Discussion in 'General Martial Arts Talk' started by drop bear, Feb 17, 2018.
I think I speak for everyone here when I say.....Nobody wants to hear about your love life.......
All of this talk of throwing has got me excited so here's what I did with that excitement enjoy.
This one is for you Wang
Here's some more
I probably would have kicked him in the balls afterwards. From first looks, the throw seems to be an A-hole move. It's one thing to do it on a padded service and totally dangerous to do the throw on a hard floor.
You have to undersand when you say pressure points I see this in my head.
I mean if you are doing something different. Thats cool.
Ok I'm assuming that this is now an expectation for an African Butt Whooping. I have now seen this technique done 3 times by 3 different people and it always ends the same way. Face meets ground.
and now I know why
I was trying to find some live Mc map. They don't seem to do a heap of live stand up.
Here is some MACP. who seem to do more.
Double underhooks. Double leg takedowns. Basic high percentage stuff.
It is not that it doesn't work. I wrote it works. My issue is it is super high risk to get wrong. Judo guys can flip me all over the place with that sort of stuff.
Head kicks work. But if I only have three or four weeks to train a guy and they can't already do head kicks. I probably wouldn't start.
By the way snuck in that vid was a failed hip throw.
If you use kick and punch, also move in through an angle so you don't have to turn, you can reduce your risk to the minimum.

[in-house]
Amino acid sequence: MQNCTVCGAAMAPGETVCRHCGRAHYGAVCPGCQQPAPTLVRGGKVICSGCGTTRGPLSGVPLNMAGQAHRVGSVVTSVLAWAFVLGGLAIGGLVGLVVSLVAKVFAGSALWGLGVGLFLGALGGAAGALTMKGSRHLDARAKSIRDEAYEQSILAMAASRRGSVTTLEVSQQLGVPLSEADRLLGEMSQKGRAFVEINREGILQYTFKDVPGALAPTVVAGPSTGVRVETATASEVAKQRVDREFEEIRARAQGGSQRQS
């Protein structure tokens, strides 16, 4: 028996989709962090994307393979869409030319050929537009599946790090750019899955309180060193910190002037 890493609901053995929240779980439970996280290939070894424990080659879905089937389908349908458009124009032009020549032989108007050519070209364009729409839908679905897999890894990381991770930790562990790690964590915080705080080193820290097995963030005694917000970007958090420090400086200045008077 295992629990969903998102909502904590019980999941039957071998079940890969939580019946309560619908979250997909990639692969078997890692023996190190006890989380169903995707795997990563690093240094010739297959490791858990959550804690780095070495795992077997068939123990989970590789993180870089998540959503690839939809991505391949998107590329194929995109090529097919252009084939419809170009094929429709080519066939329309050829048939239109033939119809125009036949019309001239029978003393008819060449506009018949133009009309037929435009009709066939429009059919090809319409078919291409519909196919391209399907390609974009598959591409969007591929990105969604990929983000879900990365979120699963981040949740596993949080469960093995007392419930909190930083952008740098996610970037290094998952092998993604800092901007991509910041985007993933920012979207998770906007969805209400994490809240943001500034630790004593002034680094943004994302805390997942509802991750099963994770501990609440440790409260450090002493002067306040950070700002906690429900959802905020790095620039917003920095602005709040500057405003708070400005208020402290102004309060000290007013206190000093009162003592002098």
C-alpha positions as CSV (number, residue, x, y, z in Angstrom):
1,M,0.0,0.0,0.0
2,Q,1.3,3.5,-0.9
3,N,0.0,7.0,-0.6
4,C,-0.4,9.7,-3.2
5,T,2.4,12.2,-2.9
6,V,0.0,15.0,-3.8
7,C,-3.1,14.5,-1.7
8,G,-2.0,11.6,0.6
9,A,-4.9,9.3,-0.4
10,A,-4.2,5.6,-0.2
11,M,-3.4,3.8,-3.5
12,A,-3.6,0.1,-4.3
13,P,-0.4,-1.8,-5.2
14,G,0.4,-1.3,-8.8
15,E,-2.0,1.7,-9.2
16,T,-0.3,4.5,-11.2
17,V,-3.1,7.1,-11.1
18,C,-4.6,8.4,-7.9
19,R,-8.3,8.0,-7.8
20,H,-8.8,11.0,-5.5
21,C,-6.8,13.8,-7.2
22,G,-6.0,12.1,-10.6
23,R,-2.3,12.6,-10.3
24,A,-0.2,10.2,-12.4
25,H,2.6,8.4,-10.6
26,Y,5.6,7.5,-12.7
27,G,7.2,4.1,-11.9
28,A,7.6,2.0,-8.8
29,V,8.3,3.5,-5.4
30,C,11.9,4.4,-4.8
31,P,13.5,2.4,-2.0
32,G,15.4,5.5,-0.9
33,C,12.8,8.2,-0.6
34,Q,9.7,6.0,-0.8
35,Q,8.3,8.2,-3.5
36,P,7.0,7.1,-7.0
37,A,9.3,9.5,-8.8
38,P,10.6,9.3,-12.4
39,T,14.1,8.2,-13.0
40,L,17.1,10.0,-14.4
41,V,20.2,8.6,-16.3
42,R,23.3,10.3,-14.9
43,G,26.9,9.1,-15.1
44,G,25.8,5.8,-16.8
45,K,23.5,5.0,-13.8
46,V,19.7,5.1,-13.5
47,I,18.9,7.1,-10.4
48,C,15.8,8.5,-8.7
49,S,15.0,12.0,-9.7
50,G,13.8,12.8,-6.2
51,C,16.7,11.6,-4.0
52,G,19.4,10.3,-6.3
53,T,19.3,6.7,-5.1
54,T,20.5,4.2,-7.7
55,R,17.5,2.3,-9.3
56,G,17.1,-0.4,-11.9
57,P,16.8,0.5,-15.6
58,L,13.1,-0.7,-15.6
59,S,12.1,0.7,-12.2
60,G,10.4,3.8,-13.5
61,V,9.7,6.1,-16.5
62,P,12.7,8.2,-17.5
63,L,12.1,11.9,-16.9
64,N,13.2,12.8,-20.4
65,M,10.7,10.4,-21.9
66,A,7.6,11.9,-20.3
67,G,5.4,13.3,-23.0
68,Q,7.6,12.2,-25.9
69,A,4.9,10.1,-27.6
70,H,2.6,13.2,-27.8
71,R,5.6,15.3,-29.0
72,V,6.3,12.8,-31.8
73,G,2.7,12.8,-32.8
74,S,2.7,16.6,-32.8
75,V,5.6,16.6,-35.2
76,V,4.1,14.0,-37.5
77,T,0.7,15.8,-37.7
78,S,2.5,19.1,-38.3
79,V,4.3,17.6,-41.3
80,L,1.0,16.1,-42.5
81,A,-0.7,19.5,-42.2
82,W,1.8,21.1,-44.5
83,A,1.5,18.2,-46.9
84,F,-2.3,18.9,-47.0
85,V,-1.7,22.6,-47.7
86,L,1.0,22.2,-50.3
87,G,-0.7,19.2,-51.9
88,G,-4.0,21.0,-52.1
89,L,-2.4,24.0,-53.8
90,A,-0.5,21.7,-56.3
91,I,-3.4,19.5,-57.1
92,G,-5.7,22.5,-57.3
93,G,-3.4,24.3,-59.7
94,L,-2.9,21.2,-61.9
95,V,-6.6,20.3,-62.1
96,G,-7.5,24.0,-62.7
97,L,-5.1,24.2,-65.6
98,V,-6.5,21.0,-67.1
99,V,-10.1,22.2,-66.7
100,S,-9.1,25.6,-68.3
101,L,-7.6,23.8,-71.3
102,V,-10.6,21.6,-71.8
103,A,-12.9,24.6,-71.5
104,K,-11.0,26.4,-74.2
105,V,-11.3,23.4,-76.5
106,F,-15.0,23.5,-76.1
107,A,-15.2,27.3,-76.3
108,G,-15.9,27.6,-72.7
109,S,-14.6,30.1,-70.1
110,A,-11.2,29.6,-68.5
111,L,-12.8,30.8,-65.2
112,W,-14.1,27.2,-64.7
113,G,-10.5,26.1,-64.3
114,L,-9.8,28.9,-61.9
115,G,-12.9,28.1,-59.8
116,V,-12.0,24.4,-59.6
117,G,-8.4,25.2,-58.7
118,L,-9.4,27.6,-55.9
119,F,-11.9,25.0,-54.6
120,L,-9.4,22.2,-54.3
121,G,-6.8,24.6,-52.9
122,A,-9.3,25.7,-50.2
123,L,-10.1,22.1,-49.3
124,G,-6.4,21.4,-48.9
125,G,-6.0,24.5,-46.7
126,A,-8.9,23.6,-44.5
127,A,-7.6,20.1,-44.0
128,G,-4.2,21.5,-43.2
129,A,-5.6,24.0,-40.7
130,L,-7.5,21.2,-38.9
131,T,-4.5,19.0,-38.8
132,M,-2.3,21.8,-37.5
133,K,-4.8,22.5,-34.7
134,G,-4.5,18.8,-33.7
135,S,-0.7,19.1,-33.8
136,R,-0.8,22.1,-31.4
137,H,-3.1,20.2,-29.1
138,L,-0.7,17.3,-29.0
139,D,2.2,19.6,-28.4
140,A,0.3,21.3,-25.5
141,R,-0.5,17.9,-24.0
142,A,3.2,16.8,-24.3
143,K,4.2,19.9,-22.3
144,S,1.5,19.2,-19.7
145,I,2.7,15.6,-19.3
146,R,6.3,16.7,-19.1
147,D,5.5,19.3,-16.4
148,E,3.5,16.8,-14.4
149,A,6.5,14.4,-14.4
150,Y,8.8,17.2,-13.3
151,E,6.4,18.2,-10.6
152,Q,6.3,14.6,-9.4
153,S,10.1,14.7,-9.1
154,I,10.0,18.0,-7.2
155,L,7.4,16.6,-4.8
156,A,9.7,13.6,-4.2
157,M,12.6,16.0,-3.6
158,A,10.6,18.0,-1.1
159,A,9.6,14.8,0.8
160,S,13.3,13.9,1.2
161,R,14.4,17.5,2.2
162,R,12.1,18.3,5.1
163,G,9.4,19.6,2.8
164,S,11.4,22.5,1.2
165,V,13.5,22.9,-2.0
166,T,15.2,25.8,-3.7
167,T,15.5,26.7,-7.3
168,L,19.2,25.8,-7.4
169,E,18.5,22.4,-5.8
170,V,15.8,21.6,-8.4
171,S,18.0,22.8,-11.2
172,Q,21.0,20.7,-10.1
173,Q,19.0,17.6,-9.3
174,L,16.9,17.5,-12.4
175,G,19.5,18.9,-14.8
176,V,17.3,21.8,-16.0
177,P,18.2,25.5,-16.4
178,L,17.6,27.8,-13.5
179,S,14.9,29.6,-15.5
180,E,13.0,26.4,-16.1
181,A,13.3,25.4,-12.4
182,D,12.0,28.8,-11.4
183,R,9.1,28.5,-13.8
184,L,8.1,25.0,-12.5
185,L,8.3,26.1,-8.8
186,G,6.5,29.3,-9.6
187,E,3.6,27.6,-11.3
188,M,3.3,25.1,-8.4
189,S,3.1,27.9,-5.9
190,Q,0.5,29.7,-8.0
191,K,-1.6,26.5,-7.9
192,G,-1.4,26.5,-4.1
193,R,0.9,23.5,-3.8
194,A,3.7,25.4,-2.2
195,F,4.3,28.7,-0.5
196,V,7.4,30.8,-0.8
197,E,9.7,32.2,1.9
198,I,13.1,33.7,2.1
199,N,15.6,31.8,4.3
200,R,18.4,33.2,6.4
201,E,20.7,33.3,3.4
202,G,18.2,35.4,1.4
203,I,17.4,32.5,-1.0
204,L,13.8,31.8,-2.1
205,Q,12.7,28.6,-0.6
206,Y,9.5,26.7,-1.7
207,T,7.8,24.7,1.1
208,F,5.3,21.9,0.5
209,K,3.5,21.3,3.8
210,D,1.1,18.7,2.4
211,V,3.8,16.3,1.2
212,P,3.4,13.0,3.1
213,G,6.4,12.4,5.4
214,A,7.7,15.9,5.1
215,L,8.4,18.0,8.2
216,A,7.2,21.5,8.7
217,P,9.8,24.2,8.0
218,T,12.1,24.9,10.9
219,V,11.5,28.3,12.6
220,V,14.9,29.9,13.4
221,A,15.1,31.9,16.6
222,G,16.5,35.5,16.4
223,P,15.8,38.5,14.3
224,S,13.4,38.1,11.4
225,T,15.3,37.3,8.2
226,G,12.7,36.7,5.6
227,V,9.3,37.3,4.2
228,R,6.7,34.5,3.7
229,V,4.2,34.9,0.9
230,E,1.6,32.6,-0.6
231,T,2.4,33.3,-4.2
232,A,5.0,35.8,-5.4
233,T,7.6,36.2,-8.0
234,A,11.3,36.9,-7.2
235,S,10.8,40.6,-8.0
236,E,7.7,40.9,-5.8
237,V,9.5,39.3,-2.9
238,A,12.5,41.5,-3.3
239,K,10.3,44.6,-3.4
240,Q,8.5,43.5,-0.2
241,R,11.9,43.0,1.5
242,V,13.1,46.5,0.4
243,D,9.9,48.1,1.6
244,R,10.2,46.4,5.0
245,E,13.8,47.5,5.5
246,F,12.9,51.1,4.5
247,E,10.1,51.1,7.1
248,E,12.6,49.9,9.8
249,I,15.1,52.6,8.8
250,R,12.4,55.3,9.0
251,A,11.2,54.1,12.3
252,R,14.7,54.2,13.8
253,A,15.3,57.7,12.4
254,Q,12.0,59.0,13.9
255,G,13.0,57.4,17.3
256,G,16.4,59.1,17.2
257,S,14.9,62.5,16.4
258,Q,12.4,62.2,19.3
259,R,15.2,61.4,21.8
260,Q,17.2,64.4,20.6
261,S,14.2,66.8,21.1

Great, I love to see your passion. I am glad that you are so into this that you are spending time telling folks what you think will work and what you think are better options. Now, go out and prove it. Otherwise you are just another person spouting theories while disagreeing with the organizations that actually put the systems into place after backing up their theories with hard won experiences. Stay awake for hours and hours while fasting, put on the gear, have people grab you, swing rifles at your head, try to poke you in the chest with bayonet. See what techniques work for you during melee's. Then realize you have very limited time in which to get a lot of life saving and life taking positive training results for your team mates. For every minute of training you must get several minutes or more of value out of it. This will require you to compromise on many subjects. Once you find what works for you under those circumstances and in those environments then grab a hundred untrained personal and put them thru the same physical and mental stressors and test your theories on what works under those type of conditions. Do your theories work for them as well as you? Refine and recruit. I am sure that there are training opportunities within your countries militaries for you to offer proven results. Until then - you asked a question - you received answers...then you argued over the answers you received? Pity that and all the wasted talking about doing.